States now have 82 days in which to try to secure their voting systems against sabotage from the occupier of the Oval Office and his Republican enablers in the Senate. They are also desperately looking for ways to deal with lost revenue from nearly six months of pandemic. Coming out of the experience of conducting primary elections in the time of coronavirus, they have a pretty good idea what they'll be up against in November: a huge surge in absentee ballot requests and ballots. Minnesota had a total of 637,000 ballots requested for the primary; 432,000 were returned. In 2018, they sent out 73,000. In Wisconsin in 2018, 106,000 voted absentee in the general election. This year's primary had 554,000 absentee ballots. Vermont more than doubled the absentee vote in both 2016 and 2018 combined in this week's primary, with 104,000 absentee ballots cast.
In primary elections. No wonder Trump is doing everything in his power to stop the mail, and rig the election, including deactivating mail sorting machines all over the country. Vice found five processing facilities that have already or are scheduled to lose 19 mail sorting machines. The "USPS has not announced any policy, explained why they are doing this, what will happen to the machines and the workers who use them." The new postmaster general, Trump donor Louis DeJoy, has used budgets as his excuse for the sabotage of the Postal Service to date. Democrats passed $25 billion in emergency funding for the Postal Service—and an additional $3.6 billion for states specifically dedicated to securing their elections systems for November—90 days ago in the HEROES Act. Sen. Mitch McConnell has ignored that bill for 90 days.
Destroying the Postal Service and blocking funding to states for elections aren’t the only things Trump and the Republicans are doing to try to throw this election their way. They've got a multipronged effort to keep people from voting and ballots from being counted. In addition to all the voter suppression efforts we've seen in the past that make it harder to register and harder to vote, they're really stepping it up this year.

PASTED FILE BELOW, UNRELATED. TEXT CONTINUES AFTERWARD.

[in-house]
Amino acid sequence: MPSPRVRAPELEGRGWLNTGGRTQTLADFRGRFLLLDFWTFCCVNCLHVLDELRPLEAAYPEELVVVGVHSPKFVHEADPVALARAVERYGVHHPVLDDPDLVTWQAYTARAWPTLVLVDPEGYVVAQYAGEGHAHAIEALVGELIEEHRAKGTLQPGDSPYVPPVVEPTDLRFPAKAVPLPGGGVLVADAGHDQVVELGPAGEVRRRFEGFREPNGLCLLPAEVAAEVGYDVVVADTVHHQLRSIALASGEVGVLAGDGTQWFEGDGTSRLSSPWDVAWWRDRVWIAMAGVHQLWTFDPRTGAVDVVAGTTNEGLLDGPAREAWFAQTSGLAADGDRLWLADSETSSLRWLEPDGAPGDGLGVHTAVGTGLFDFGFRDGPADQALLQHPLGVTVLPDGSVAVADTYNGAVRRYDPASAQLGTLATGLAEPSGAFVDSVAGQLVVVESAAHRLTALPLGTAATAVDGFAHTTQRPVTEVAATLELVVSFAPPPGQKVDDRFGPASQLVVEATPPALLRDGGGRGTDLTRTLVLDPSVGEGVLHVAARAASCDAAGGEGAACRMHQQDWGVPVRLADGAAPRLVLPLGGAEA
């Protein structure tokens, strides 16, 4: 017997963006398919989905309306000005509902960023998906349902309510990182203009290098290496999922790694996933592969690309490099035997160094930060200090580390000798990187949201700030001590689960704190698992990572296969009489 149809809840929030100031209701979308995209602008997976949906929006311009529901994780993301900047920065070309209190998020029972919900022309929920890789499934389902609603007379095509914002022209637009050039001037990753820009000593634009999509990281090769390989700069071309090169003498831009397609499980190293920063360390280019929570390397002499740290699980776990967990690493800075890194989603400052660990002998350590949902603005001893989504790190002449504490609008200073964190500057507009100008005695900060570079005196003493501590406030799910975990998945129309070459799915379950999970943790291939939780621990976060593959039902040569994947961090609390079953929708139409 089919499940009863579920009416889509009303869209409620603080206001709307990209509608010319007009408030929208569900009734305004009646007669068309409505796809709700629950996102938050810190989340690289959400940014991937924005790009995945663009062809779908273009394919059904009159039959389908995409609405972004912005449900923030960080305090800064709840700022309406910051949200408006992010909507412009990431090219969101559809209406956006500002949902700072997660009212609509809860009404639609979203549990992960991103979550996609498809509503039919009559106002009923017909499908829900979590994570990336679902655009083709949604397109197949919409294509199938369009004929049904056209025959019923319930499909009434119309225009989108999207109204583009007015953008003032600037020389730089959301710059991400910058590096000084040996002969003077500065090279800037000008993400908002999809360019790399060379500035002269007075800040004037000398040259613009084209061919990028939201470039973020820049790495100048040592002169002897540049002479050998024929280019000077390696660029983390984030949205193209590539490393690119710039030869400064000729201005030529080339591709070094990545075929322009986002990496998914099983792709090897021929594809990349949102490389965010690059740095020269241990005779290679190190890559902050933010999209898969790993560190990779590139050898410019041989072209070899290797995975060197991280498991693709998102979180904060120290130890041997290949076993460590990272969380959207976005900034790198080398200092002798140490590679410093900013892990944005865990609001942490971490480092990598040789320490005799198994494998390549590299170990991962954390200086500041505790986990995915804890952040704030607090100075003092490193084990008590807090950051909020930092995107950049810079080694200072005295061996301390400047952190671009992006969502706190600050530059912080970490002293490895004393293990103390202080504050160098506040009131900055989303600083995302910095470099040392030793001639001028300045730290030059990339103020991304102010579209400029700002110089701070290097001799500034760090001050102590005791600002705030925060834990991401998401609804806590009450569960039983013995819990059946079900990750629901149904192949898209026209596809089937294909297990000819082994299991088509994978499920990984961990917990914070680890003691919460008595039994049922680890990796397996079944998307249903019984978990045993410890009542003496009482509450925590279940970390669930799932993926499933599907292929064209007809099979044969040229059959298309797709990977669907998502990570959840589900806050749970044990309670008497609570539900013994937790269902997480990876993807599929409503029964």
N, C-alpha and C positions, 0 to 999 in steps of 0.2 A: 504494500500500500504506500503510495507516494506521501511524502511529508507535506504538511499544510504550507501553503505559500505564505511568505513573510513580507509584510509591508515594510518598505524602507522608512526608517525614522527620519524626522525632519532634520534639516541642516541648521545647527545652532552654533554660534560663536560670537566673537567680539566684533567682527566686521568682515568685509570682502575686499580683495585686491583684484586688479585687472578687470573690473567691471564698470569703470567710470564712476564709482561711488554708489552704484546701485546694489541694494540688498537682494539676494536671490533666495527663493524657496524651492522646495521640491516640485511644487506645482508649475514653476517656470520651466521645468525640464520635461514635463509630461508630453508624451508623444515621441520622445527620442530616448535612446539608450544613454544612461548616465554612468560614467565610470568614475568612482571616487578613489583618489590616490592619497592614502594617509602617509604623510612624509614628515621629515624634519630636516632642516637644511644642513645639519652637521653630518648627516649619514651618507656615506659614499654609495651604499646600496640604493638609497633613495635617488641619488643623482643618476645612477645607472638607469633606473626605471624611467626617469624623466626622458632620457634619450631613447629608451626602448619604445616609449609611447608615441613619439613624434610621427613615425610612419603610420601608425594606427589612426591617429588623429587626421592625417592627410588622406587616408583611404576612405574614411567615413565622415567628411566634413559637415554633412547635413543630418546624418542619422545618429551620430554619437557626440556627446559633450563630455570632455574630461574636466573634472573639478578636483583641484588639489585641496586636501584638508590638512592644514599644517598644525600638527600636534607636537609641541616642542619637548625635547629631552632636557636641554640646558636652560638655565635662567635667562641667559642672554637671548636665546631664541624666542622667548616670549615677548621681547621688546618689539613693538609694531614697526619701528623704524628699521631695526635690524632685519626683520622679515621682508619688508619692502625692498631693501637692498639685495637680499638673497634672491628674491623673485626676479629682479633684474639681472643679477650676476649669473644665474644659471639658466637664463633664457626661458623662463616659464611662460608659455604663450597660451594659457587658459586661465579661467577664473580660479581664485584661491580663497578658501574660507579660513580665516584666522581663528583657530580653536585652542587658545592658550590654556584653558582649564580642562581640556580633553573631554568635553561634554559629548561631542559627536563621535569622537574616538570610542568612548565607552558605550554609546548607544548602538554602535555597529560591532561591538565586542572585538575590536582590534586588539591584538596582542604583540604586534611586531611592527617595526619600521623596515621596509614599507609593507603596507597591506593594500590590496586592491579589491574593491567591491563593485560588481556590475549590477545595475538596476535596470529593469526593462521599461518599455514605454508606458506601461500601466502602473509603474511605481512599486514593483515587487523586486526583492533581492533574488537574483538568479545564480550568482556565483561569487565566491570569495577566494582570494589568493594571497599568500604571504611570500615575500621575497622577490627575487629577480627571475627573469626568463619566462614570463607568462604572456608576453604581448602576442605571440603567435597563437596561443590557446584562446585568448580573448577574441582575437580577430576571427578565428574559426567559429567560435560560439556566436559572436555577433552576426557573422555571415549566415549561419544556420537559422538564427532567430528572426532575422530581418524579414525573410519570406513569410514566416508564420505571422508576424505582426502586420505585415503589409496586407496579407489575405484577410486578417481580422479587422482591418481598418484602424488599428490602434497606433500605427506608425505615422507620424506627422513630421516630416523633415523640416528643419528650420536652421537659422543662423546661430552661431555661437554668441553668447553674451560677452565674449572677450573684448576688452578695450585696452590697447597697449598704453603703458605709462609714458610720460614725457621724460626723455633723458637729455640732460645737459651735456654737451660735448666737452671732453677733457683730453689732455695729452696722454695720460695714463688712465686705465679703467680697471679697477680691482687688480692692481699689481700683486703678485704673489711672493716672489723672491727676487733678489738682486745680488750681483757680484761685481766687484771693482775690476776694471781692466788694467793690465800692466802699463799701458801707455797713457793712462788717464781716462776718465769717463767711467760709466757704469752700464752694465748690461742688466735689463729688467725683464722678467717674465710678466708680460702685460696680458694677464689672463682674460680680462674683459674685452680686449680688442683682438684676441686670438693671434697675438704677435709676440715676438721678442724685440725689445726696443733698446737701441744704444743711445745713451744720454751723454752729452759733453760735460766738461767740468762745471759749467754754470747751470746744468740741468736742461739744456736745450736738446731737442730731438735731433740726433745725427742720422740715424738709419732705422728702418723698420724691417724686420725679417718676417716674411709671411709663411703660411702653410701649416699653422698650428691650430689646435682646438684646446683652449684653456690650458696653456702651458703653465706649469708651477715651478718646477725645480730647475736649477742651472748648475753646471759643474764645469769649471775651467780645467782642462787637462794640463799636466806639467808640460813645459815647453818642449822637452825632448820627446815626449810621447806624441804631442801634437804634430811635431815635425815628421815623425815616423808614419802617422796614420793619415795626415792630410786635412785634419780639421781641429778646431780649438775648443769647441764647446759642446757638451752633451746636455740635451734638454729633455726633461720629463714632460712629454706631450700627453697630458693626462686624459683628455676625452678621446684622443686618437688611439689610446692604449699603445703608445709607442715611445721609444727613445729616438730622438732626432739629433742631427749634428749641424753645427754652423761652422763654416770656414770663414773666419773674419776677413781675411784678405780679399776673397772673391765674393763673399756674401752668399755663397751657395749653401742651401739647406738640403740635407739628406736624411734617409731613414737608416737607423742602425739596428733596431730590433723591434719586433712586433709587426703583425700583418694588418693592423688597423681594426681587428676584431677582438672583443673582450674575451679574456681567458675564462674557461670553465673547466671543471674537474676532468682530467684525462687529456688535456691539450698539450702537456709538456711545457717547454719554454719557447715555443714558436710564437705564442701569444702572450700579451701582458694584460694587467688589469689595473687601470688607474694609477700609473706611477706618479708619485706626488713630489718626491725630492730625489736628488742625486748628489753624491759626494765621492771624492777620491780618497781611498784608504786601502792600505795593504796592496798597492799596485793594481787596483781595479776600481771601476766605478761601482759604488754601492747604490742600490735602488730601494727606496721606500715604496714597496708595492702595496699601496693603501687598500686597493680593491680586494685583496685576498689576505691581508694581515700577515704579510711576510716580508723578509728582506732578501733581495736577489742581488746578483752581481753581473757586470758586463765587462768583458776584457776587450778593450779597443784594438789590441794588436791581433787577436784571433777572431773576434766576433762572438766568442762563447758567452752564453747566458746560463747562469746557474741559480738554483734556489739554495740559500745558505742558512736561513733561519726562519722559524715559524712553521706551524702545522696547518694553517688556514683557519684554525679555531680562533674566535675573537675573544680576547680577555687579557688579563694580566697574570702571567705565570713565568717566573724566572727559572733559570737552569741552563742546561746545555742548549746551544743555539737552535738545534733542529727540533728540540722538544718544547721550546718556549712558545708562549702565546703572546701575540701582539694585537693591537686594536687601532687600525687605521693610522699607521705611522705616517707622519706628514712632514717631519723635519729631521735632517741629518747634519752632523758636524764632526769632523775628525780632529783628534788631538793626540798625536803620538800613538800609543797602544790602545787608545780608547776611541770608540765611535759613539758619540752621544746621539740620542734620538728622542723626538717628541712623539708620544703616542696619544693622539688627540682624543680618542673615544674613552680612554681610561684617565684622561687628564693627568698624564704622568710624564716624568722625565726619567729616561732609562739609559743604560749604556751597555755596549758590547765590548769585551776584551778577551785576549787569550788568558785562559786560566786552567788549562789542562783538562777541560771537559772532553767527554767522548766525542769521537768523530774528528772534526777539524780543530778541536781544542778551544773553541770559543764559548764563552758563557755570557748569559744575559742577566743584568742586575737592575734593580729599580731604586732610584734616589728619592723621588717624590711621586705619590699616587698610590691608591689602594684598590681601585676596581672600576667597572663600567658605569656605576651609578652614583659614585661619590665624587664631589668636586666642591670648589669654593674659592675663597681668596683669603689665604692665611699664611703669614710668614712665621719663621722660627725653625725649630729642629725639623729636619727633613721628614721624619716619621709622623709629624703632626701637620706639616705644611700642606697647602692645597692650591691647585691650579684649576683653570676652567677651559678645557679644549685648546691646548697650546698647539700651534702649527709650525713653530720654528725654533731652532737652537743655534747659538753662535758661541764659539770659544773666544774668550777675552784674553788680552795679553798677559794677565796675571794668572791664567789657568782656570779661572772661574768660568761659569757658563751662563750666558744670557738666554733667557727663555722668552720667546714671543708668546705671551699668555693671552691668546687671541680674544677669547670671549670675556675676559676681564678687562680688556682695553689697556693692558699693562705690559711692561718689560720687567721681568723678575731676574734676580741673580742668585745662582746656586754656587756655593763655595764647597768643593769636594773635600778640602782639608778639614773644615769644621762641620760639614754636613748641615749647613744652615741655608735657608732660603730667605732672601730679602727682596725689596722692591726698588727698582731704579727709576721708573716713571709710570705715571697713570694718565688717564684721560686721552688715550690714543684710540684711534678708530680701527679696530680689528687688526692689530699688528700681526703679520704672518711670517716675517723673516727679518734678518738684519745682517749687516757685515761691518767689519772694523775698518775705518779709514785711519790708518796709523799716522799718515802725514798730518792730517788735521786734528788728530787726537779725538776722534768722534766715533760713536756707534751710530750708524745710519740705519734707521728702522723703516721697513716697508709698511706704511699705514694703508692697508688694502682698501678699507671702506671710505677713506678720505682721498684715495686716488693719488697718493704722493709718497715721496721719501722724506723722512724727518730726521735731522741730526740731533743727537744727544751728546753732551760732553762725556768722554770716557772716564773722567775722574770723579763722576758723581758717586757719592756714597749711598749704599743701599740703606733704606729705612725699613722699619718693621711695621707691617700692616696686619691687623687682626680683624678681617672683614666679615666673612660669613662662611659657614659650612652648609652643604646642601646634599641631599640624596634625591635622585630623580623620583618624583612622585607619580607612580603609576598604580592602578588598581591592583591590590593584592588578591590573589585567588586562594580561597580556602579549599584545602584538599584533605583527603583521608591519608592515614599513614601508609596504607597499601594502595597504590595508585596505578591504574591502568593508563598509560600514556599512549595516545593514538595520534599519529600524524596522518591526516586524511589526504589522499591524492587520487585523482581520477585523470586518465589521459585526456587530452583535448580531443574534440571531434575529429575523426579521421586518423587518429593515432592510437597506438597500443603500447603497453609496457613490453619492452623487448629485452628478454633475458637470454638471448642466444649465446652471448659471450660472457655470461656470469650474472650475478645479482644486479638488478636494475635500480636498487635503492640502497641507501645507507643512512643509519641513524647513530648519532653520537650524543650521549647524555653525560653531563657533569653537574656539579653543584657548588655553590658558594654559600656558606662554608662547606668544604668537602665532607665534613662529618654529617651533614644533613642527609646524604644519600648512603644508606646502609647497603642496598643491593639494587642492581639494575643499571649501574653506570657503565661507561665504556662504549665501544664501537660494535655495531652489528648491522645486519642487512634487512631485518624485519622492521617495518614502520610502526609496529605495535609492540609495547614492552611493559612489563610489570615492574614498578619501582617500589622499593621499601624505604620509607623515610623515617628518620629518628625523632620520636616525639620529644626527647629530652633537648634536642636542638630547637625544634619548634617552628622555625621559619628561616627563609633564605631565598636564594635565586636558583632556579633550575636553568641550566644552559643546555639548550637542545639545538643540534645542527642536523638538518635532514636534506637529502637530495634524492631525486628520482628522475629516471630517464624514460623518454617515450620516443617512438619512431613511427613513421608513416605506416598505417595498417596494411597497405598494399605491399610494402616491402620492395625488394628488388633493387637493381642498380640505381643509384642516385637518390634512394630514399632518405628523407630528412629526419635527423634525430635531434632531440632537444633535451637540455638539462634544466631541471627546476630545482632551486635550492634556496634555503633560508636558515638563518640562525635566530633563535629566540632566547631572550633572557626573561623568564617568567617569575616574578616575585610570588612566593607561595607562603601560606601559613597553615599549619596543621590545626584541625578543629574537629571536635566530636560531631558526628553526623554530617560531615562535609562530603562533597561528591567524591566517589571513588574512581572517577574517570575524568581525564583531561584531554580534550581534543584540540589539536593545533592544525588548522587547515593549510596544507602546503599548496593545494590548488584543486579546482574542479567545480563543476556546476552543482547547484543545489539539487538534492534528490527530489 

That includes going to court to fight efforts by states to change voting processes to make it easier to vote in the pandemic. A number of voting rights groups as well as lawyers with the Democratic Party have appealed to the courts for changes to laws to make it easier and safer to vote. They're also suing for things like prepaid postage on mail-in ballots; making sure that ballots postmarked on Election Day are counted; giving voters ample time to verify signatures when there's a question about their validity; and allowing individuals or groups to collect ballots and turn them in for people who don't have easy access to polling places or the post office, like nursing home residents. Republicans are fighting all these efforts and are on the offense in Democratic states to keep them from making voting easier in the pandemic.
Trump's campaign has filed lawsuits in Nevada, Pennsylvania, and other states to stop them from setting up drop boxes for absentee ballots. The Republican National Committee is suing in 17 states to force photo ID and signature laws to be enforced; to stop states from mailing ballots to all voters; to prevent ballot collection by groups or individuals; to toss all ballots not received on Election Day; and basically anything any state comes up with to make this election a fair one. They're fighting the people of Florida, who voted to allow ex-felons to regain the vote, by imposing what amounts to a poll tax on them—a poll tax the U.S. Supreme Court upheld last month.
Trump and his fellow Republicans are being utterly transparent in all of this. They are doing it so that Trump can either win the election, or declare himself the winner on Election Day and set the nation up for chaos and confusion in the weeks after the election. He's said it out loud. He doesn't want this election to be fair. He's blocking negotiations on the next round of coronavirus relief to do it. That means more people are going to be homeless, more people are going to be hungry, and even more people are going to die.
All of it aided and abetted by Sen. Mitch McConnell and the Republican Senate, which is officially on recess as of Thursday afternoon. But McConnell did manage to set up a bunch of votes on judges for their return.